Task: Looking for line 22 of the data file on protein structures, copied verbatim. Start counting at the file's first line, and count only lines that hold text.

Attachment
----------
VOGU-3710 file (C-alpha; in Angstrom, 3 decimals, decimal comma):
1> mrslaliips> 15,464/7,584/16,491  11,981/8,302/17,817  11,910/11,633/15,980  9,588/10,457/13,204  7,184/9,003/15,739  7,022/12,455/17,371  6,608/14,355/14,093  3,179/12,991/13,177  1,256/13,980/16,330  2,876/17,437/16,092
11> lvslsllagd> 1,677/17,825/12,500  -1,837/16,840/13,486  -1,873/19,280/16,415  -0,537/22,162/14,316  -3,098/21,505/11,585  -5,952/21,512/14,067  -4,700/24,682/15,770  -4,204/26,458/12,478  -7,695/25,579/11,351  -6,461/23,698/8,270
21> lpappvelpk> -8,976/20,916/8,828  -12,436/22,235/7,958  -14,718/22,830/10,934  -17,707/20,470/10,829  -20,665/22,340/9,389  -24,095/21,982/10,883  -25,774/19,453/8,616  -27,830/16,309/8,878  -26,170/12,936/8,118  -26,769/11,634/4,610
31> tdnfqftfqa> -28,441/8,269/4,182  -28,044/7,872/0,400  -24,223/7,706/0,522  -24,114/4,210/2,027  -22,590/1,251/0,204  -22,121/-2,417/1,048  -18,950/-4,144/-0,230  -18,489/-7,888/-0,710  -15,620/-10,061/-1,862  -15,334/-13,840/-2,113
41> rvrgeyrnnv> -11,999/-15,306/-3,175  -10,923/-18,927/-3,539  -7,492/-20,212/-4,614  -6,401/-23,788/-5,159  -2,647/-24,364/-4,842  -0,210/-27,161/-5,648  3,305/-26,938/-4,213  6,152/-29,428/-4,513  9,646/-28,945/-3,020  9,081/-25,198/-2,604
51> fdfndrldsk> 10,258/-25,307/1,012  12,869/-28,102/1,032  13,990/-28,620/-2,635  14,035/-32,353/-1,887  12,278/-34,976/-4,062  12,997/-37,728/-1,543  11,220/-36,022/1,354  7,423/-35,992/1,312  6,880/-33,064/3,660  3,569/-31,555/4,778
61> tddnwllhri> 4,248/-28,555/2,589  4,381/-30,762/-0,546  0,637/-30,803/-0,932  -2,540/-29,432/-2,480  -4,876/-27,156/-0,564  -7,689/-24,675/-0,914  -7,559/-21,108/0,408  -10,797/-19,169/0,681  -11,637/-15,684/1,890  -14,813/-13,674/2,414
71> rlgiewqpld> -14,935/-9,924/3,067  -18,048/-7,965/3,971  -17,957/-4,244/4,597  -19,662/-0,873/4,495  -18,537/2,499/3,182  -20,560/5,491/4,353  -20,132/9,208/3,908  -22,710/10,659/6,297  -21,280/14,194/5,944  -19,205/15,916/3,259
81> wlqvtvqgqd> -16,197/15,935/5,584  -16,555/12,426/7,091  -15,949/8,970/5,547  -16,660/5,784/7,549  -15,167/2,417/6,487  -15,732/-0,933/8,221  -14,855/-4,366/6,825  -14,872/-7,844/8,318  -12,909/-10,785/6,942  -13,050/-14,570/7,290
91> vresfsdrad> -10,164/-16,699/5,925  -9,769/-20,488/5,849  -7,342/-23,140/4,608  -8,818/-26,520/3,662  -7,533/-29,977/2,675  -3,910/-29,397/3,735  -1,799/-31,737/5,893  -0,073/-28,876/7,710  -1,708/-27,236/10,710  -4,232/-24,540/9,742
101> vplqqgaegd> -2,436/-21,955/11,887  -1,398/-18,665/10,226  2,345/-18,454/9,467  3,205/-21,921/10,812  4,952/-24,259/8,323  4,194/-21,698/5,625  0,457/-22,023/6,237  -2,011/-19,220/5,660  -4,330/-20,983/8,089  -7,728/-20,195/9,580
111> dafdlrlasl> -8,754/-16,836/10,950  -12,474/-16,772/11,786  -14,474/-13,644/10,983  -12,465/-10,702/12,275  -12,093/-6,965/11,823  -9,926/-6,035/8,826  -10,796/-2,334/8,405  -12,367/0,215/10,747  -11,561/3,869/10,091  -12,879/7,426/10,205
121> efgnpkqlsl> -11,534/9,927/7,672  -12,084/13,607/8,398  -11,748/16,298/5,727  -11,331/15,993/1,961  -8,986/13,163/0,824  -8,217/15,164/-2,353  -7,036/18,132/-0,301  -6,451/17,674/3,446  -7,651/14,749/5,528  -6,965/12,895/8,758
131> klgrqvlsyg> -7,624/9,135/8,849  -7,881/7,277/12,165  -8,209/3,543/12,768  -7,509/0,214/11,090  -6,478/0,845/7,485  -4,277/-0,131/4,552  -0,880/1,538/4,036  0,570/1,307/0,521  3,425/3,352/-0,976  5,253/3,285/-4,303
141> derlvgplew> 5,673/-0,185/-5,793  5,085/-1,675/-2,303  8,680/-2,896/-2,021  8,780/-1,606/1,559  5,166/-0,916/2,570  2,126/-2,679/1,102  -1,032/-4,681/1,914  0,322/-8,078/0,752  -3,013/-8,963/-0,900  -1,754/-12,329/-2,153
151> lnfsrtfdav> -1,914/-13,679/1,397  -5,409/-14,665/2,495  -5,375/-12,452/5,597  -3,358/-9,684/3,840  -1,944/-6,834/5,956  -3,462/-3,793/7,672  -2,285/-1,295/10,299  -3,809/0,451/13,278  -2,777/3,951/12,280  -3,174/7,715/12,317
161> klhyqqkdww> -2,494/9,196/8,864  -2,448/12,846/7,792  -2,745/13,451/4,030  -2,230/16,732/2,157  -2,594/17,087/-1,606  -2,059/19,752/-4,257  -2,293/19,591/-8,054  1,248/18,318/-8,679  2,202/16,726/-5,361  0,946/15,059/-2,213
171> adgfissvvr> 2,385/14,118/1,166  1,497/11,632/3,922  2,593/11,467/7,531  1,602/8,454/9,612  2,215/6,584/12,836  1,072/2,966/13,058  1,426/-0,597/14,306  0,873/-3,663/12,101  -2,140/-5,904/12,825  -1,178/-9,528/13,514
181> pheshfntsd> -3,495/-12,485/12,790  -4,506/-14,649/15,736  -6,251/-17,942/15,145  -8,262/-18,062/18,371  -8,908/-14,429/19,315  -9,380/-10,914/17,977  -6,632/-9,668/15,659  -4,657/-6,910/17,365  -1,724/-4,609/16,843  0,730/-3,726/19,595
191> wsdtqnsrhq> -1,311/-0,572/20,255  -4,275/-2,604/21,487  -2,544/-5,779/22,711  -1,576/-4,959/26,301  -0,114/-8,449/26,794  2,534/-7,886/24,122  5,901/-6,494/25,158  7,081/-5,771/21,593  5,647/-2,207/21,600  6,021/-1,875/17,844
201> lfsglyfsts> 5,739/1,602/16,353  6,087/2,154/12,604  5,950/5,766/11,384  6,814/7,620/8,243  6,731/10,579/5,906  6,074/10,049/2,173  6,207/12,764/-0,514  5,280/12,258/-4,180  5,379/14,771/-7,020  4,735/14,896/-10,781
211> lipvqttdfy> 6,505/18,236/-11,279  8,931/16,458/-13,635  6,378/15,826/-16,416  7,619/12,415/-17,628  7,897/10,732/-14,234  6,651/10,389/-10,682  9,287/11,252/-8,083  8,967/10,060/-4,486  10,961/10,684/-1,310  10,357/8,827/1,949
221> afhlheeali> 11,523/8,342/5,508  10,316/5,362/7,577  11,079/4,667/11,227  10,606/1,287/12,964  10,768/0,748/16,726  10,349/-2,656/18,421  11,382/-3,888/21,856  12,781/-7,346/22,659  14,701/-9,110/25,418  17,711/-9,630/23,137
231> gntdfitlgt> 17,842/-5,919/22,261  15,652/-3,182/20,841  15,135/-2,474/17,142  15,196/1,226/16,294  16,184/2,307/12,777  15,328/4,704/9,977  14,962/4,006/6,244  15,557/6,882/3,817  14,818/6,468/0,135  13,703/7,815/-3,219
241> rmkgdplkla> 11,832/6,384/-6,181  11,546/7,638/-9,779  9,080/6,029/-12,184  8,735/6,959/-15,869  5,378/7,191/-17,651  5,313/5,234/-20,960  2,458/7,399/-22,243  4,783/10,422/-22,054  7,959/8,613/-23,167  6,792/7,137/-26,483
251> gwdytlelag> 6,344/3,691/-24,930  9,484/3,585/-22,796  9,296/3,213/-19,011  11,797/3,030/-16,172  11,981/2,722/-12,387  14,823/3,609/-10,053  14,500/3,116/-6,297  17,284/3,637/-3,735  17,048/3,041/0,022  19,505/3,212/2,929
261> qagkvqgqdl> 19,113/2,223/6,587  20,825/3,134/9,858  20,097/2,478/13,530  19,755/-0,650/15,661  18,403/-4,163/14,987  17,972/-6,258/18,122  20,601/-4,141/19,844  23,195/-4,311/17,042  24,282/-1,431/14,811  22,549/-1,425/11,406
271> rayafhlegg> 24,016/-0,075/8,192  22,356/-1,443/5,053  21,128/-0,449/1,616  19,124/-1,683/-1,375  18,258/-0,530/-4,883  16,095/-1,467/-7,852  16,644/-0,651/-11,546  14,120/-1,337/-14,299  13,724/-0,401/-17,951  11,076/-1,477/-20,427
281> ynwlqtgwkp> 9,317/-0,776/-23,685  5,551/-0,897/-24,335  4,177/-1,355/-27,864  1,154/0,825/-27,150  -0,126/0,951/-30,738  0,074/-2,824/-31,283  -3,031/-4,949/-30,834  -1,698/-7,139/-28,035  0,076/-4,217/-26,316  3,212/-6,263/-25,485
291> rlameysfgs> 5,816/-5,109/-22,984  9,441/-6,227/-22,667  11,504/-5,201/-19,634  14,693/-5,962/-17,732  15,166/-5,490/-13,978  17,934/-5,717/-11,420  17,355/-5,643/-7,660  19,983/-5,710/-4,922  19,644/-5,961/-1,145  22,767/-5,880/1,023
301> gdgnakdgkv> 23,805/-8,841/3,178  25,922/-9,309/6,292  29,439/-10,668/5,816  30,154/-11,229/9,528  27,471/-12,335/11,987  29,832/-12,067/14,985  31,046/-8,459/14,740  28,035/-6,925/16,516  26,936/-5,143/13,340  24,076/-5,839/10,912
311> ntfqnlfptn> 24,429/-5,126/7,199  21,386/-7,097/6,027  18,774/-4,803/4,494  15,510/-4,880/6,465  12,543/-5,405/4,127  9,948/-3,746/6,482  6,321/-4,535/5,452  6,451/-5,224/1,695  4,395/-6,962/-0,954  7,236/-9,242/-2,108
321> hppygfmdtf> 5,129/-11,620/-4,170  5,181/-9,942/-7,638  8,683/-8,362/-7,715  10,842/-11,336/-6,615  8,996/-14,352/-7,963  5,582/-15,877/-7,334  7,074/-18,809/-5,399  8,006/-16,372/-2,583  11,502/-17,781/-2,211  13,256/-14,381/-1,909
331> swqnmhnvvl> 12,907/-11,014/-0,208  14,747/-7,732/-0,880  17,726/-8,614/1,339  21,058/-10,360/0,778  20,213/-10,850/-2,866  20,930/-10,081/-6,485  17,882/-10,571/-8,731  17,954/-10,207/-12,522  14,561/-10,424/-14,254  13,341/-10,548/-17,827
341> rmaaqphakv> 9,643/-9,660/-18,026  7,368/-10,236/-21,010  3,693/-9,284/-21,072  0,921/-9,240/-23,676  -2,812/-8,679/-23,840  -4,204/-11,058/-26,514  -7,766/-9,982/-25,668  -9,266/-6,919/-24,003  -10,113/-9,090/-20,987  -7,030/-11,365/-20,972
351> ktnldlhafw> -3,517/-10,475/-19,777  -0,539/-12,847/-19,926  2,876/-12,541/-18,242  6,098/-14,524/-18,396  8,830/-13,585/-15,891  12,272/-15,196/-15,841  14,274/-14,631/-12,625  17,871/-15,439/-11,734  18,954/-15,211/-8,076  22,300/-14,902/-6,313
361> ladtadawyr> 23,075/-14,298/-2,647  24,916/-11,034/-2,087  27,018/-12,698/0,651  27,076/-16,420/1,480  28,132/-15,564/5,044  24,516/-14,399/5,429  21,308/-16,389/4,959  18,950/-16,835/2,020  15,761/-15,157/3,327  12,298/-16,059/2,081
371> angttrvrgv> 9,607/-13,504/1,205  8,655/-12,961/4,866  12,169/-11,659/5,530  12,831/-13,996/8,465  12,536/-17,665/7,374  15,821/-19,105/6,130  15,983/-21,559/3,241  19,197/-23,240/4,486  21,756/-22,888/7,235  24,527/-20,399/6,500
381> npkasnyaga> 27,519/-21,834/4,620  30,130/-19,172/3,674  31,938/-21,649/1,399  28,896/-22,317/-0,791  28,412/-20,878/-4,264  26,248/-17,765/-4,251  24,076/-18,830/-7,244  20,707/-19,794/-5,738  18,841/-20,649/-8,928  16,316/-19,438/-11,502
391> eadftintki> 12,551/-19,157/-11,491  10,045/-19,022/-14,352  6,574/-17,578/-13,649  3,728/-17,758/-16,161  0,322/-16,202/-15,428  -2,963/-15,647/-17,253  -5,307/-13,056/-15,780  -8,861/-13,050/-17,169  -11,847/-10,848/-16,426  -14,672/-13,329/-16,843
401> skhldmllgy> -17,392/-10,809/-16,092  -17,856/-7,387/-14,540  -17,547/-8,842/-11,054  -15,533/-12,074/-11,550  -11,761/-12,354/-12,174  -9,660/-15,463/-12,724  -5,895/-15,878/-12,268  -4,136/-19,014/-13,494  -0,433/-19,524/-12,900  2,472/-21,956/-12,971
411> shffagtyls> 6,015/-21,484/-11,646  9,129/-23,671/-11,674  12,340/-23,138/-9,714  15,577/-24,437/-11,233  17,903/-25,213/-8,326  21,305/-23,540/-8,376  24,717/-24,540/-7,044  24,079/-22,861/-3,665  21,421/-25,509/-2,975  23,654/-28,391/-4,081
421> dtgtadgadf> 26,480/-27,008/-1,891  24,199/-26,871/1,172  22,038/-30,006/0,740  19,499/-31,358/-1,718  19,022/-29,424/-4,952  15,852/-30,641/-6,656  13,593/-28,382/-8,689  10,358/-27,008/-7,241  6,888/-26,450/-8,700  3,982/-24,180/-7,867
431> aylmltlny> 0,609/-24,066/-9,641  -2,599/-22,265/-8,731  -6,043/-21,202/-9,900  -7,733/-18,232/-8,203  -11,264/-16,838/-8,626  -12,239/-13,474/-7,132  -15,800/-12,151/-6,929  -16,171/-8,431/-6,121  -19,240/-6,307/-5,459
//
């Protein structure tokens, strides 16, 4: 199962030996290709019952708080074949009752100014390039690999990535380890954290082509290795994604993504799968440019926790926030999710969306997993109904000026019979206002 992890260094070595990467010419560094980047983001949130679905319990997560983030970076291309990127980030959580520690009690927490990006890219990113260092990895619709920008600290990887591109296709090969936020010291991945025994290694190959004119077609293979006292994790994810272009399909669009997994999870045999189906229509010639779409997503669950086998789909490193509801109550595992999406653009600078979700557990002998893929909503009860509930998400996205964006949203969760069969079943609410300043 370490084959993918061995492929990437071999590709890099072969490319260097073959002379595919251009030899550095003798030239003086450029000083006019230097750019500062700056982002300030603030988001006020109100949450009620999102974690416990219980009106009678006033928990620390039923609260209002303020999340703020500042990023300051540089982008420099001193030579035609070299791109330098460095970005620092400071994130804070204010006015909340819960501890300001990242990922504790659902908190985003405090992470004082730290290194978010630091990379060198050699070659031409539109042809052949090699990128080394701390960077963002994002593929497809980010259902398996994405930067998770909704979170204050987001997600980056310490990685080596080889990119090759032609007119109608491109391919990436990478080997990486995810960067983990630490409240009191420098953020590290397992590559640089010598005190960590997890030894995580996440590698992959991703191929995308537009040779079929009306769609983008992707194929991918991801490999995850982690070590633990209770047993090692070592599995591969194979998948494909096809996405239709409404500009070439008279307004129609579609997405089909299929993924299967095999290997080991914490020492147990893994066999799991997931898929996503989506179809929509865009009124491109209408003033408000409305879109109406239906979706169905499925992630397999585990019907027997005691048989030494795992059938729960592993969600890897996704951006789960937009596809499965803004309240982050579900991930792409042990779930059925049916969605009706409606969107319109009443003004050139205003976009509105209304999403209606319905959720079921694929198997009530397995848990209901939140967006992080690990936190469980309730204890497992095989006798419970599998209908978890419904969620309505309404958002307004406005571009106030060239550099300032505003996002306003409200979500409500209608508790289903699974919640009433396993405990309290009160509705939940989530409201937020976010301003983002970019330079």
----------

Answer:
201> lfsglyfsts> 5,739/1,602/16,353  6,087/2,154/12,604  5,950/5,766/11,384  6,814/7,620/8,243  6,731/10,579/5,906  6,074/10,049/2,173  6,207/12,764/-0,514  5,280/12,258/-4,180  5,379/14,771/-7,020  4,735/14,896/-10,781